The 3-month annualized pace of change is zero. Zero, if persistent, is too low.

      Not that you need reminding, but the Fed prefers the PCE deflator over CPI in part because of the heavy weighting of OER in CPI.

  3. pgl

    Real average hourly earnings for all employees increased 0.4 percent from November to December, seasonally adjusted, the U.S. Bureau of Labor Statistics reported today. This result stems from an increase of 0.3 percent in average hourly earnings combined with a decrease of 0.1 percent in the Consumer Price Index for All Urban Consumers (CPI-U).

    Real average hourly earnings also rose from Oct. to Nov. Note however real earnings are still lower than they were in Dec. 2021.

  4. AS

    Professor Chinn,
    It may be interesting to show the graph of the core commodity CPI Index (FRED series, CUSR0000SACL1E) and core services CPI Index (FRED series, (CUSR0000SASLE).

    The core commodity CPI index peaked at 168.02 for 2022m09 and has declined since then to 165.35, a decrease of 1.59%. December 2022 showed a decrease of 0.34%. Using dlog(CUSR0000SACL1E) c MA(1) MA(2) , the forecast for January looks like it could be about 165.48, or an increase of 0.08%. The model forecasted a decrease of 0.09% for December vs. reported decrease of 0.34%.

    Core services inflation seems to be on an upward trajectory. The core services CPI index was at 379.76 for 2022m09 and is at 385.46 for 2022m12, or an increase of about 1.5%. Using dlog(CUSR0000SASLE,2) c d(Dum2020m04,2) MA(2) MA(3), the forecast for January looks like it could be about 387.71, or an increase of about 0.58%. The model forecasted 0.55% vs. reported 0.55%.

    Weighting commodities and services, the forecast for 2023m01 is at 0.48%. The 2022m12 weighted forecast was at 0.40% vs. reported at 0.30%.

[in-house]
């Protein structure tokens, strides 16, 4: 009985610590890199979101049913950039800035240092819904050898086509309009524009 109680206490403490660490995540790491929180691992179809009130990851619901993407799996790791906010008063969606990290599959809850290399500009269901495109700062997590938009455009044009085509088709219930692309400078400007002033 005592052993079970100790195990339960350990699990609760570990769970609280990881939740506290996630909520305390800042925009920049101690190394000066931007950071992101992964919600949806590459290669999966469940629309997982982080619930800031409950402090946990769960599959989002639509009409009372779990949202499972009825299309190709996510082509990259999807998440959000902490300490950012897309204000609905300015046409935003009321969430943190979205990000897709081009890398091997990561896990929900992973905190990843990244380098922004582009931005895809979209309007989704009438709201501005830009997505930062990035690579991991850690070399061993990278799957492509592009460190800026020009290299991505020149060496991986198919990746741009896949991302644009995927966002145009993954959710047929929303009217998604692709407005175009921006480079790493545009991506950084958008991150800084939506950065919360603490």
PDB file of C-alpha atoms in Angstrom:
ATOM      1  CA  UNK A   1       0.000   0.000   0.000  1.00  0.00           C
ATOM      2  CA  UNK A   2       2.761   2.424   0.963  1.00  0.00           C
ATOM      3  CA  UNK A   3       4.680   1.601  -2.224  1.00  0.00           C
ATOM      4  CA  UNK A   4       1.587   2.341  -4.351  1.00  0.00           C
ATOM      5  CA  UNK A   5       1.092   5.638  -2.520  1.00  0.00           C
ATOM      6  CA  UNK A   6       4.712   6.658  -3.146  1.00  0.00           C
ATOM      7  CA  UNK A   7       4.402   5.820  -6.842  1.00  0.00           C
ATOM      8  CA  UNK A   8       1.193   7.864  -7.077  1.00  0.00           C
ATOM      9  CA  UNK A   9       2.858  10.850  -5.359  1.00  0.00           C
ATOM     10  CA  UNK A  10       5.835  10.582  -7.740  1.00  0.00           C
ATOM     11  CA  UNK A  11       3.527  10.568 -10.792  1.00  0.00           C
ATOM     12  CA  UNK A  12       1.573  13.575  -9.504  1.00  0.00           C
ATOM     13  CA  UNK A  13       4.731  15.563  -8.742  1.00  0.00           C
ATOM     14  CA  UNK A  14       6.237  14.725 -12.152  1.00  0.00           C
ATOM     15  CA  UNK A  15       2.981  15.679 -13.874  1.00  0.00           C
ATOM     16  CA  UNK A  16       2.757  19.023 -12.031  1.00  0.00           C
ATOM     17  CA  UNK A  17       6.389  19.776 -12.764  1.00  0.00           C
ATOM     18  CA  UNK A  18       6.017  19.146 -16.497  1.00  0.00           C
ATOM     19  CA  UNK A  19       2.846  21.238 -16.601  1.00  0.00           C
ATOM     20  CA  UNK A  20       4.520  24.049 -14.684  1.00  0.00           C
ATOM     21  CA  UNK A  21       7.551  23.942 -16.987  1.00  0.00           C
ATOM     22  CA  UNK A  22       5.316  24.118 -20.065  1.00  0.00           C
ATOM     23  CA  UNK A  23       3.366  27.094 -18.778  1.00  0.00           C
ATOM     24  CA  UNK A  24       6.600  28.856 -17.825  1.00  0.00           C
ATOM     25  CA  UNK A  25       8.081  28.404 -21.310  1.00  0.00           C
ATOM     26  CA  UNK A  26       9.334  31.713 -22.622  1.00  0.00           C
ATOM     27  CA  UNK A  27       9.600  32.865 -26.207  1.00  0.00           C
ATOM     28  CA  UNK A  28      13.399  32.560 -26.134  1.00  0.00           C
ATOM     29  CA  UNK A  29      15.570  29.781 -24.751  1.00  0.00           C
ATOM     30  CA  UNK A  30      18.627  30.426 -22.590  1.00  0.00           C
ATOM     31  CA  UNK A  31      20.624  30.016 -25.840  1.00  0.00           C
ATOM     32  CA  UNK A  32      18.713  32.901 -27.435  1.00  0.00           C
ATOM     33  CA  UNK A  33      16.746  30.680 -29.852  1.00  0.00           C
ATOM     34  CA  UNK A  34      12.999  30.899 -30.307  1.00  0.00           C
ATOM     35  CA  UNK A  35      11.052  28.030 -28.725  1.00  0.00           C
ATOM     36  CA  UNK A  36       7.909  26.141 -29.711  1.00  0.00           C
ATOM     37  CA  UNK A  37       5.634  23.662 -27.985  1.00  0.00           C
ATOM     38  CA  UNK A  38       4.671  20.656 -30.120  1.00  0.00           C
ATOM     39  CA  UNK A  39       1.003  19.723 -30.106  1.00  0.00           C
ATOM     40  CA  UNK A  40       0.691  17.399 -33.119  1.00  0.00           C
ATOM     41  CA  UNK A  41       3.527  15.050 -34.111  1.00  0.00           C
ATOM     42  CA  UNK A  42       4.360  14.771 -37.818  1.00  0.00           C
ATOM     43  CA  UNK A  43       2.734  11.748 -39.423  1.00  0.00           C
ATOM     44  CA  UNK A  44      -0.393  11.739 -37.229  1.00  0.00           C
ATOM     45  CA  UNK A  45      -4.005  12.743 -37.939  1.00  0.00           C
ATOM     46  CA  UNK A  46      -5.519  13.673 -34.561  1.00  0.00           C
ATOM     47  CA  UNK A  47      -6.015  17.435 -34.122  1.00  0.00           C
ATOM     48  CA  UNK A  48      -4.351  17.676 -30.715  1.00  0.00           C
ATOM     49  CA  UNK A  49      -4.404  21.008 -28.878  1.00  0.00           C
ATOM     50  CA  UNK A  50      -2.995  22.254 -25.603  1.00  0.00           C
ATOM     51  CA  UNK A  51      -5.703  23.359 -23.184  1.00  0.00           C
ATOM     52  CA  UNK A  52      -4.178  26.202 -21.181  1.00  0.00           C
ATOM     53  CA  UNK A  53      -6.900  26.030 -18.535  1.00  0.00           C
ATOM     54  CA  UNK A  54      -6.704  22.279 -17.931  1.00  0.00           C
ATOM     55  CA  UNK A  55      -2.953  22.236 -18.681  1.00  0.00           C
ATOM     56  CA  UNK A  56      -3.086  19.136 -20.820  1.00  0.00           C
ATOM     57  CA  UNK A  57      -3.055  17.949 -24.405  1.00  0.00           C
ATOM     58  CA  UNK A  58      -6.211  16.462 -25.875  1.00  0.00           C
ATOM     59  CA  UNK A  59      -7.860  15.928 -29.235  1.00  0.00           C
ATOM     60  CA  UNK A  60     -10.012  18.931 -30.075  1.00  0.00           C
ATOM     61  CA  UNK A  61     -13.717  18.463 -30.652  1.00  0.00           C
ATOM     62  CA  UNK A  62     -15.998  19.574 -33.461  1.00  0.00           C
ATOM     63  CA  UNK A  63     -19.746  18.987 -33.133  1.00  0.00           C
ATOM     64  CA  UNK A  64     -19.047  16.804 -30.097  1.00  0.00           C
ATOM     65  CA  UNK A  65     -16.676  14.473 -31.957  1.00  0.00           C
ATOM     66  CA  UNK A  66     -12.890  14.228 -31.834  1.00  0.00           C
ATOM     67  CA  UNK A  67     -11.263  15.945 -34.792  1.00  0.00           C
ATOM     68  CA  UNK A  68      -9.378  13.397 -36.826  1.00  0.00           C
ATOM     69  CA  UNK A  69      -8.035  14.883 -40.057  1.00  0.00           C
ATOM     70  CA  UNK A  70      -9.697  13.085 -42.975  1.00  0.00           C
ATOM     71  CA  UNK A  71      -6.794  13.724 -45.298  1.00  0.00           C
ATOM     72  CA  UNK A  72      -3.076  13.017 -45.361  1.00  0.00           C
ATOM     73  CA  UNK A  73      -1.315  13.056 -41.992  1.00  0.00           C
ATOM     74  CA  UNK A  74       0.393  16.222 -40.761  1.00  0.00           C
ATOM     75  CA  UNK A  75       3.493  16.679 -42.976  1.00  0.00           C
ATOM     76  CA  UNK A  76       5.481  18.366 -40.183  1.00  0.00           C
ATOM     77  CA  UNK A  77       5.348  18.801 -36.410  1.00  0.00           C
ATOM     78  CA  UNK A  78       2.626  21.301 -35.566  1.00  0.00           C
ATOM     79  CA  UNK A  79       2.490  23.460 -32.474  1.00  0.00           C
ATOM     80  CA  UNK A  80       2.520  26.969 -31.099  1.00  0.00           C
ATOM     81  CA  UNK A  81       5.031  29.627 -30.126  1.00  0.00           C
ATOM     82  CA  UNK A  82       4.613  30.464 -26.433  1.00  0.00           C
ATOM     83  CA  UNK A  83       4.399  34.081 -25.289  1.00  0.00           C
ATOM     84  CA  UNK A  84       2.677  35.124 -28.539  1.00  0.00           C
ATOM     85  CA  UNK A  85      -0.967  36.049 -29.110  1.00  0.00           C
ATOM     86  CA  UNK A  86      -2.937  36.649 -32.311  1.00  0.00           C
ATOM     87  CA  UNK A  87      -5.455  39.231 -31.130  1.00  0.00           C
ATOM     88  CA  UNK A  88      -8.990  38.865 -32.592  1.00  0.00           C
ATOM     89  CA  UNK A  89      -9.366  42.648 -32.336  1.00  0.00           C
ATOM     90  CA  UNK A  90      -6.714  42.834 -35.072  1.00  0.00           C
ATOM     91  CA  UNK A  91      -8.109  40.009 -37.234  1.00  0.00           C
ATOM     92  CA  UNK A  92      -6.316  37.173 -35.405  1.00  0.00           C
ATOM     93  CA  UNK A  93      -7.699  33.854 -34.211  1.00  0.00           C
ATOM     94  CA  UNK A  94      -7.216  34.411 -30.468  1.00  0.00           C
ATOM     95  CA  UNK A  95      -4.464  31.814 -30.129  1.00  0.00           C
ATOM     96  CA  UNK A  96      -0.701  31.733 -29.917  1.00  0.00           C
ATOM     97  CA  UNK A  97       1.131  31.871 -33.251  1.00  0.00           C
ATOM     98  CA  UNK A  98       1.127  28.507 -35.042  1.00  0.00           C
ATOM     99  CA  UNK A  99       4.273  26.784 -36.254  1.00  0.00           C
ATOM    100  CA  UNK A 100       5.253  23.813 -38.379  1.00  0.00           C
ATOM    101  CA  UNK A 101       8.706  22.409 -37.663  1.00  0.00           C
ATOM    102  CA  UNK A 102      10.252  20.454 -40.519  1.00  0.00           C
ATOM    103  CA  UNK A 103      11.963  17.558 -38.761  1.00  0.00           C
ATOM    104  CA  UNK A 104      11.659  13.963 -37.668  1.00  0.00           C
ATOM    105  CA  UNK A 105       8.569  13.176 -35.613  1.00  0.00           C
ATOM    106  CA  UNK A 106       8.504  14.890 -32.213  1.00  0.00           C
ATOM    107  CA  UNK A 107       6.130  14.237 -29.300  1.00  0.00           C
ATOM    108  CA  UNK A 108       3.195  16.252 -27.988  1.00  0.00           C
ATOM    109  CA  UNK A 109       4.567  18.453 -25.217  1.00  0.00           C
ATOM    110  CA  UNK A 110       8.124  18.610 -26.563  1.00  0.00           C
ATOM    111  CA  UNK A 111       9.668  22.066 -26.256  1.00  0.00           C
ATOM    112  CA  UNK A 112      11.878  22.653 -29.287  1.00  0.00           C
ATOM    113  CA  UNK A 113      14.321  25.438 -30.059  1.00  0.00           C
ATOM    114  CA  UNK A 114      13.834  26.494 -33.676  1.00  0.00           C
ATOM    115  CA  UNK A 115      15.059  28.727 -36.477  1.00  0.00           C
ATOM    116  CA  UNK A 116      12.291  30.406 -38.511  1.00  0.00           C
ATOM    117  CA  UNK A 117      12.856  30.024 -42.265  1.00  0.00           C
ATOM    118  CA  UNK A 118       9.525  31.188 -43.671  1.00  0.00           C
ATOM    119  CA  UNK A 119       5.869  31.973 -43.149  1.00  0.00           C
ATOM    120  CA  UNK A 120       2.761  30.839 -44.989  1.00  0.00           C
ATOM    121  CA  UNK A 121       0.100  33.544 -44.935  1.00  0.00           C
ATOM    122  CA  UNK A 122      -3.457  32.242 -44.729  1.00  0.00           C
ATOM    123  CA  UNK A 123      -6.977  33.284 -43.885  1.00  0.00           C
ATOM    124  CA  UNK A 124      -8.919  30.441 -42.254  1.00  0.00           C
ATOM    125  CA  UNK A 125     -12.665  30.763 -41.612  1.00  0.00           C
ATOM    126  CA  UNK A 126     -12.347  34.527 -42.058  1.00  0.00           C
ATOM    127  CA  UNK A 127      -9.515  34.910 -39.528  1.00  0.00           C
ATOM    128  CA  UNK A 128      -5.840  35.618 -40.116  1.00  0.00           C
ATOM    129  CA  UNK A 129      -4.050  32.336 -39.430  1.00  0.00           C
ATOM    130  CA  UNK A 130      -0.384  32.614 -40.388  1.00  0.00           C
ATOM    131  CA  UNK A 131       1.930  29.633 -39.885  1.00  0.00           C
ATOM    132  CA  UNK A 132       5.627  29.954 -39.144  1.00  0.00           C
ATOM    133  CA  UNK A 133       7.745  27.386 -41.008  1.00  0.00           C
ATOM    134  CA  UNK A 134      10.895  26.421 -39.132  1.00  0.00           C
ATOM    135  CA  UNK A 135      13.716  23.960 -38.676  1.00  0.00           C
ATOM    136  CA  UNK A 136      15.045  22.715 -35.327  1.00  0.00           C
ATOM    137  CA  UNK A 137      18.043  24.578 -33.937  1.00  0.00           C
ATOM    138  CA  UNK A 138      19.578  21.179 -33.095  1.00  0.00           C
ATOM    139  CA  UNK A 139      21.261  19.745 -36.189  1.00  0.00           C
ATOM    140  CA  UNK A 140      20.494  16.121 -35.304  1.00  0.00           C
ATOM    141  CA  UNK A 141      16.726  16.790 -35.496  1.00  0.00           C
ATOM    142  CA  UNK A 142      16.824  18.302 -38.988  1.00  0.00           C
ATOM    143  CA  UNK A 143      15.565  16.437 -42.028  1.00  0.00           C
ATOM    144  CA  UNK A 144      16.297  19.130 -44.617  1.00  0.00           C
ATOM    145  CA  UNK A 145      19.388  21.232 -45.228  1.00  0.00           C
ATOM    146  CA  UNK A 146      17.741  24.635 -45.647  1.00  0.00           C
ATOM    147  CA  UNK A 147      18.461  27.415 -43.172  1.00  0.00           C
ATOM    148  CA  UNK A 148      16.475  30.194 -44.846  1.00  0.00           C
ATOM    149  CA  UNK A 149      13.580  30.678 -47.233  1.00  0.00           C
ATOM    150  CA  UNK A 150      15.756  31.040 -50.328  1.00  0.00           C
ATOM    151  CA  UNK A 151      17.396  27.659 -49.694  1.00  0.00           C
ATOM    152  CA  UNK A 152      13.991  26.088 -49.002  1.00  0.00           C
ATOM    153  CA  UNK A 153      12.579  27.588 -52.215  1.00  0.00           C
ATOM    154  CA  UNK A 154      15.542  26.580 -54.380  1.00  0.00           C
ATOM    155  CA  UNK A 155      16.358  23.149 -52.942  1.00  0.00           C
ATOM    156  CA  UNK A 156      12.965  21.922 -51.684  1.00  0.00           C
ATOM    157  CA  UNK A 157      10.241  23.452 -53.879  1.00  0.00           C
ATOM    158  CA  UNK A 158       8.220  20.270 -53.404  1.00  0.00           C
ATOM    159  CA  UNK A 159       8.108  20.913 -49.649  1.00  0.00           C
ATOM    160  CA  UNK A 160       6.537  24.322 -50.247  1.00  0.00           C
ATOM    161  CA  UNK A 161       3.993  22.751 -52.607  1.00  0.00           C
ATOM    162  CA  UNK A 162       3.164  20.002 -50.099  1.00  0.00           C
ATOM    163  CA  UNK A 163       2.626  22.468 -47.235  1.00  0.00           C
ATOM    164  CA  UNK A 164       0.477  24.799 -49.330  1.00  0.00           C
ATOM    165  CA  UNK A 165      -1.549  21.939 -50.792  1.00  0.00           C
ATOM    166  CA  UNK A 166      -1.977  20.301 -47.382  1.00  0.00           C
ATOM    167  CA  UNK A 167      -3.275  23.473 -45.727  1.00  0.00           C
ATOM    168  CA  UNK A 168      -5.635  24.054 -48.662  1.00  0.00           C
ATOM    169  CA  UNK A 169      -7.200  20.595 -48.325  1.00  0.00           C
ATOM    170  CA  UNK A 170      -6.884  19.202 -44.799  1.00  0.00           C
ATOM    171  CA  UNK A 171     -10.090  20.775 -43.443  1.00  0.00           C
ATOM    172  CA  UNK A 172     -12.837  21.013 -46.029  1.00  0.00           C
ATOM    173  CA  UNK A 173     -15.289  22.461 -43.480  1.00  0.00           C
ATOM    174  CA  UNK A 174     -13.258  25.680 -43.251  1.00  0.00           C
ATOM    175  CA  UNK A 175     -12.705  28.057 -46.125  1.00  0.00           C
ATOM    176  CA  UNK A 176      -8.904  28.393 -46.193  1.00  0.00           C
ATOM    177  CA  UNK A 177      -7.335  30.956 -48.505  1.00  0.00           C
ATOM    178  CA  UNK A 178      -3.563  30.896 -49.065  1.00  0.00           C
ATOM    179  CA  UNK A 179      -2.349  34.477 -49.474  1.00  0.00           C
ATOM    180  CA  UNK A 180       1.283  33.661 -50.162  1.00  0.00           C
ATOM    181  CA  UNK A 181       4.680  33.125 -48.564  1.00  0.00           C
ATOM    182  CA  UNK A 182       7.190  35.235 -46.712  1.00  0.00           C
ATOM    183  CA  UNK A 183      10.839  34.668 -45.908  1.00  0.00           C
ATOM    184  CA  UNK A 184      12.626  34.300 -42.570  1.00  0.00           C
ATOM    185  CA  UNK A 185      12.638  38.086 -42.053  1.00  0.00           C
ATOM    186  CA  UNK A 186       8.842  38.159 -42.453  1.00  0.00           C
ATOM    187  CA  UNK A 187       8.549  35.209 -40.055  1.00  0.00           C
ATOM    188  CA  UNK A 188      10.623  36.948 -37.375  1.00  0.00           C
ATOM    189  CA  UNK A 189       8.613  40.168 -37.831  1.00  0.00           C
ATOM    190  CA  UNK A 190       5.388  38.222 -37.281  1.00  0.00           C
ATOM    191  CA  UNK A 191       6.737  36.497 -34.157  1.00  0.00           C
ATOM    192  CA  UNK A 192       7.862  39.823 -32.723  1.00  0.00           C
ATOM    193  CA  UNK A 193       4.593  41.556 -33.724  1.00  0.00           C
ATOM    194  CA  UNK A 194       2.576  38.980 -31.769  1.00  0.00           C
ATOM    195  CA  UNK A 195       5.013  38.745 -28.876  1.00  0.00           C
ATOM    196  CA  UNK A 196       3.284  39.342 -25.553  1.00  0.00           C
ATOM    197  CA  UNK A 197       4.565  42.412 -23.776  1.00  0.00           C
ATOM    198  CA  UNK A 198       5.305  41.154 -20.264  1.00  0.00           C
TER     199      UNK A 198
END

I wonder if core CPI will get help on the downside from commodity inflation for January. If not, core CPI could surprise on the upside.

    Another model which does not split commodity and services forecasted 2022m12 core CPI at 0.34% vs. reported at 0.30%. This model forecasts core CPI at 302.33 for 2023m01 vs 2022m12 actual at 300.97, or an increase of 0.45%.

      1. AS

        Hi MD,
        I don’t understand what you want. If I could post a graph, I would.
        Are asking me or Professor Chinn?

      2. AS

        Below is the best I can do for links. I don’t know how to link only one year’s worth of data; FRED seems to default to MAX on links.
        The commodity curve looks like it has a bit of an inflection for November 2022. The MA(1) MA(2) model may be picking-up the inflection.
        In his book, “Applied Econometric Time Series”, Walter Ender says that MA models sometimes are able to pick-up inflections.

        1. Macroduck


          The date controls are top right from the Fred graph, and can be sticky. It’s nice when they aren’t sticky and helpful with presentation.

          The real motivation for bothering with FRED controls is that we commenters have limited ability to present data any other way.

  5. pgl

    Some good news on the climate change policy front:

    The cancer-causing hole in the ozone layer that was at one time Eart That layer shields the planet from harmful ultraviolet rays linked especially to skin cancer, but also to cataracts and crop damage. Those chemicals included chlorofluorocarbons (CFCs) that were used as solvents and refrigerants, including in air conditioners. This ban is “saving 2 million people every year from skin cancer,” United Nations Environment Programme Director Inger Andersen previously told The Associated Press.h’s biggest environmental dilemma will have fully healed in about 40 years, a report out Monday shows. A once-every-four-years United Nations scientific assessment of the ozone has found continued recovery during the more than three decades after all nations agreed to stop using the refrigerants and aerosols that arguably made life cooler and hair bigger, but spewed chemicals that ate away at the layer of ozone in Earth’s atmosphere.